Metabolic network design and engineering in Escherichia coli
Doctor of Philosophy
This thesis is a study of metabolic engineering to design and engineer novel metabolic networks with improved metabolic processes that can increase product yield and enhance cellular properties. The succinate synthesis pathways in E. coli were chosen as the model system for network design and optimization. The ultimate goal is to create succinate production systems in E. coli that not only achieve the maximum theoretical yield of succinate, but also are highly efficient and robust. Different carbon sources with different oxidation states and transport systems, such as sorbitol and xylose, were used to address the requirements of cofactor NADH and precursor PEP in order to improve succinate synthesis. Phosphoenolpyruvate carboxylase and pyruvate carboxylase were coexpressed to drive the carbon flux toward succinate. Competing pathways of succinate synthesis, the lactate and acetate pathways, were also inactivated to increase more carbon flux toward succinate. The intracellular acetyl-CoA pool was increased by overexpressing pantothenate kinase to enhance the activity of PEPC and PYC in order to improve succinate production. Novel metabolic networks were designed and constructed to enable E. coli to produce succinate as a product under complete aerobic conditions. Since this is naturally not possible, extensive pathway manipulations had to be carried out. The potential to produce succinate aerobically in E. coli would offer great advantages over anaerobic fermentation in terms of higher biomass generation, faster carbon throughput and product formation. After a series of pathway reconstructions, several aerobic succinate production systems were finally developed that could achieve the maximum theoretical succinate yield predicted by pathway modeling and simulation. Fed batch reactor experiments were carried out for the most efficient succinate production system under aerobic conditions and the results demonstrated that it has a tremendously high capacity for succinate production. This system not only sustained fast productivity and maximal yield, it also produced succinate at a level never imagined feasible under aerobic conditions. Examination of the metabolite profiles, enzyme activities, and gene expression profiles showed that the metabolic processes of the most efficient aerobic succinate production system were more robust than the other systems.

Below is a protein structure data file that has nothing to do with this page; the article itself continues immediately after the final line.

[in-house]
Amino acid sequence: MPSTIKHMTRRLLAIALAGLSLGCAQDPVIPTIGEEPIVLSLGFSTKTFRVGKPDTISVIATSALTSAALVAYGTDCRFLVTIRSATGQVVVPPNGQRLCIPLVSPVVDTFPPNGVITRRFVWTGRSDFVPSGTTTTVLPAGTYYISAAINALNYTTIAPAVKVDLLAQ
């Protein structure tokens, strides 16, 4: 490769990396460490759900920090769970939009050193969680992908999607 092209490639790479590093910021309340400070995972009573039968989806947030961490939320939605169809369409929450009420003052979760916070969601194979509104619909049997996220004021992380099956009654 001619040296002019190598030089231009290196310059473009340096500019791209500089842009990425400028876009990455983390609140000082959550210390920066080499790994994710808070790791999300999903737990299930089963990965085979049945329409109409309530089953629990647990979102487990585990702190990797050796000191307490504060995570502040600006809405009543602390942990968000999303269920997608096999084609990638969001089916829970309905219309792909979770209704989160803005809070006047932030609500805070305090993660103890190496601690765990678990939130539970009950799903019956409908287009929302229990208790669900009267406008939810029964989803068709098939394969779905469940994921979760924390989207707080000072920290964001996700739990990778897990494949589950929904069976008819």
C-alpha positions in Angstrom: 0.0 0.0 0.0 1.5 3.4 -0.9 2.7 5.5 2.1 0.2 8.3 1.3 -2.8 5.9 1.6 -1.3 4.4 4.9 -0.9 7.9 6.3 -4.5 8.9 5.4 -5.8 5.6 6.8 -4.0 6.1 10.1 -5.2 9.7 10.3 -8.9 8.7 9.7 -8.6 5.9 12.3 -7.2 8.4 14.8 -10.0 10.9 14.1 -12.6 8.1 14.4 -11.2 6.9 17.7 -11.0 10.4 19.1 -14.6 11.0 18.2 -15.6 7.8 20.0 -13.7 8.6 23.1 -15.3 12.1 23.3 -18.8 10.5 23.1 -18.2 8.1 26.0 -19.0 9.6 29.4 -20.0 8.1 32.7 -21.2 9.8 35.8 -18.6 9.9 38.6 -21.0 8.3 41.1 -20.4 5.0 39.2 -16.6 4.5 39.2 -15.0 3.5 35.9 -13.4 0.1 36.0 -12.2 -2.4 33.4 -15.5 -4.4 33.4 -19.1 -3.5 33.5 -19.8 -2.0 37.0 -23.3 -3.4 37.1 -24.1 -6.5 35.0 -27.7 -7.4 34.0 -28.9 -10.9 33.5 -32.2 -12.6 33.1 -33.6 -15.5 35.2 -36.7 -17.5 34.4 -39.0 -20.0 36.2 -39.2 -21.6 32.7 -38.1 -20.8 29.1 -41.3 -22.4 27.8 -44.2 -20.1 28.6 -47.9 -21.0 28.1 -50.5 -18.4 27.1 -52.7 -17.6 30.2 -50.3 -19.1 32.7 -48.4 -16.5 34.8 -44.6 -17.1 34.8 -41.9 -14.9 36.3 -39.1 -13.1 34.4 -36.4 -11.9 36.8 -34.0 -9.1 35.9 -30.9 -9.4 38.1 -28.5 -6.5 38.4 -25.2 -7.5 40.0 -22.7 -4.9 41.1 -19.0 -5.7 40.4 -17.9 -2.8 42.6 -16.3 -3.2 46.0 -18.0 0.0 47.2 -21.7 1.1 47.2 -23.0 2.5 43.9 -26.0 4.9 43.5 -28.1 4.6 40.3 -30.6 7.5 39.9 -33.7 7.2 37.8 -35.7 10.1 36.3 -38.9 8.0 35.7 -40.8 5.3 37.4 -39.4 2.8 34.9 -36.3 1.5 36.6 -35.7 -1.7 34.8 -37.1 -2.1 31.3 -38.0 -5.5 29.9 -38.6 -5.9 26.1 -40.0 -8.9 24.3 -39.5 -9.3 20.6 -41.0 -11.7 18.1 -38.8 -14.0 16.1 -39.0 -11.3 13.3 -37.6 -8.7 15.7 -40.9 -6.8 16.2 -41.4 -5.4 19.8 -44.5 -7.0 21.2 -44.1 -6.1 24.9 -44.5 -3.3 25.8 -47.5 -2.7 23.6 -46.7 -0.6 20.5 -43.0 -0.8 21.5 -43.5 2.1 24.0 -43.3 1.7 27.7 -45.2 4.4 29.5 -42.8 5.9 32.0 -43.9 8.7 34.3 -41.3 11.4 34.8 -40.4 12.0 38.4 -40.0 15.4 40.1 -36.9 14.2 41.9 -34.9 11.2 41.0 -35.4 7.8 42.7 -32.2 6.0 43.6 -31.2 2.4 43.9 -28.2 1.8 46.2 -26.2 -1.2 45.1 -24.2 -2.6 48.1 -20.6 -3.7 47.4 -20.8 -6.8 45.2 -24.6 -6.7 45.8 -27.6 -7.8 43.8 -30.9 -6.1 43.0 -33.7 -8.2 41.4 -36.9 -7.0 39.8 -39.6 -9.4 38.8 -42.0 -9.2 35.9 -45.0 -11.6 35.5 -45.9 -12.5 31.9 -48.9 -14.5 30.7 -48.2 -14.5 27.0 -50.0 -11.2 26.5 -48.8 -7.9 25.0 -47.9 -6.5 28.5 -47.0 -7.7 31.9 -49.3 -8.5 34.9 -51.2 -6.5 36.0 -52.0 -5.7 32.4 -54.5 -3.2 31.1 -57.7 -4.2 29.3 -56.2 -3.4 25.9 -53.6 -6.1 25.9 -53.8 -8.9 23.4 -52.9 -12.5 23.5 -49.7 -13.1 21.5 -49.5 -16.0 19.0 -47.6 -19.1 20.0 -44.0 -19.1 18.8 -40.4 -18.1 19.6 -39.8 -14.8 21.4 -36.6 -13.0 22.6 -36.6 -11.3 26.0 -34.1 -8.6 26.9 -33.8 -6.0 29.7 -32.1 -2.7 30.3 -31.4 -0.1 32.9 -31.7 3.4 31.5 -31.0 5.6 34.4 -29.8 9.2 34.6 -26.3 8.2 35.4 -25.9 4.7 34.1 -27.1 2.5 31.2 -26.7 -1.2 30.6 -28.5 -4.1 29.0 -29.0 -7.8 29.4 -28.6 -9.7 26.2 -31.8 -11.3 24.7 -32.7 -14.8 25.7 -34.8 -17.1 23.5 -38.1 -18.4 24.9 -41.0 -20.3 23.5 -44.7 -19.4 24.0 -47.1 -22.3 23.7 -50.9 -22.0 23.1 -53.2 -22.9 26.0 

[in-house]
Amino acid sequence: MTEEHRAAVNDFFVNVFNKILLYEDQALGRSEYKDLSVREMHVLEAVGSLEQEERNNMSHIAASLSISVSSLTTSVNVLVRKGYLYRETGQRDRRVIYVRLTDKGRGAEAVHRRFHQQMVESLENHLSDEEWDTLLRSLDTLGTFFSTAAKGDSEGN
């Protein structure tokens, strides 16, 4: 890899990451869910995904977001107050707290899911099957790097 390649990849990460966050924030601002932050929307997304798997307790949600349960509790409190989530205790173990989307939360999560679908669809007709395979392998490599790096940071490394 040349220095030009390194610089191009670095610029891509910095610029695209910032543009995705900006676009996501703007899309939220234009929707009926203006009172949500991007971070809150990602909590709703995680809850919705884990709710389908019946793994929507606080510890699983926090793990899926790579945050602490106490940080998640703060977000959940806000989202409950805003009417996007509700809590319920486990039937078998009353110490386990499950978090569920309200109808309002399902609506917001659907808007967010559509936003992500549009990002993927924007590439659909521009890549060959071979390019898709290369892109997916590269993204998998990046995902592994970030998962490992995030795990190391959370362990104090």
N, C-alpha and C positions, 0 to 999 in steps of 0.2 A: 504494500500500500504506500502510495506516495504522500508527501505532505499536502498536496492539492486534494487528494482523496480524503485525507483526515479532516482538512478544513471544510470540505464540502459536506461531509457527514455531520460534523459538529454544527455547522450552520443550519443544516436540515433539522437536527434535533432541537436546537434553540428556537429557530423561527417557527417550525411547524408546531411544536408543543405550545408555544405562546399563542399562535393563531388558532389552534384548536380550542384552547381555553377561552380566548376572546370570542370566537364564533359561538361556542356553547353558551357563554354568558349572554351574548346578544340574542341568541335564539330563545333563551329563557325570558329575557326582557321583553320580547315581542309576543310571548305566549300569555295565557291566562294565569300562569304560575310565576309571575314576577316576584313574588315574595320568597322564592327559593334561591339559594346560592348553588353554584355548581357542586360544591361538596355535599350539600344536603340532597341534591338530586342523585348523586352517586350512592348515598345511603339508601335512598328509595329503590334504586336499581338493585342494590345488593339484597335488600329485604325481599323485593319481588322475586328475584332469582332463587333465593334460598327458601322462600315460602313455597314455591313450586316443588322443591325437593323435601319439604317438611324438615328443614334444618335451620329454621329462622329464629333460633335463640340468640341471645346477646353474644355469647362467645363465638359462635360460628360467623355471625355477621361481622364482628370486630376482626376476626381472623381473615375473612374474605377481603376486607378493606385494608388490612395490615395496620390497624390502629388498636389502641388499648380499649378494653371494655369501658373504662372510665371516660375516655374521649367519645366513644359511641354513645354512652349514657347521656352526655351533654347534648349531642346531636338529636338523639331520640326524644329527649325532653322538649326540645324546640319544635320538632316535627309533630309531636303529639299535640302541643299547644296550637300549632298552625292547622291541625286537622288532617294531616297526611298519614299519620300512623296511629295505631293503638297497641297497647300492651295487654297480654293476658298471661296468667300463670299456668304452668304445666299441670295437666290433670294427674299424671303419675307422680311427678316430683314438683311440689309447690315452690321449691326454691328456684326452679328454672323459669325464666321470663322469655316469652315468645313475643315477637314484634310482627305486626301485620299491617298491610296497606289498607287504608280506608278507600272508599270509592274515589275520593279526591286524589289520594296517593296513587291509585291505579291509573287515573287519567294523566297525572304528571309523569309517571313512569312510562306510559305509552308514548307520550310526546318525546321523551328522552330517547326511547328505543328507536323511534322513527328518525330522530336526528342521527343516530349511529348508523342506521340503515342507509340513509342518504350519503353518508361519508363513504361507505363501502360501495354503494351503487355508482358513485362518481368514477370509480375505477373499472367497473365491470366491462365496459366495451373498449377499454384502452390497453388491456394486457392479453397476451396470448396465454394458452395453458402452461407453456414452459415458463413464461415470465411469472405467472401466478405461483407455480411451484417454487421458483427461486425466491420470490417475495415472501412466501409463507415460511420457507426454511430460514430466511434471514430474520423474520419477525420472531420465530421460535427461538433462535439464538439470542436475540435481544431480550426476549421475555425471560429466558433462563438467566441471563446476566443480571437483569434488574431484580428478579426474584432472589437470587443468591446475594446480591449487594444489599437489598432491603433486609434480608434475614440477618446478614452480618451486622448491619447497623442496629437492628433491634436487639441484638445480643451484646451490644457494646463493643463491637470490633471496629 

Microbiology; Biochemistry; Chemical engineering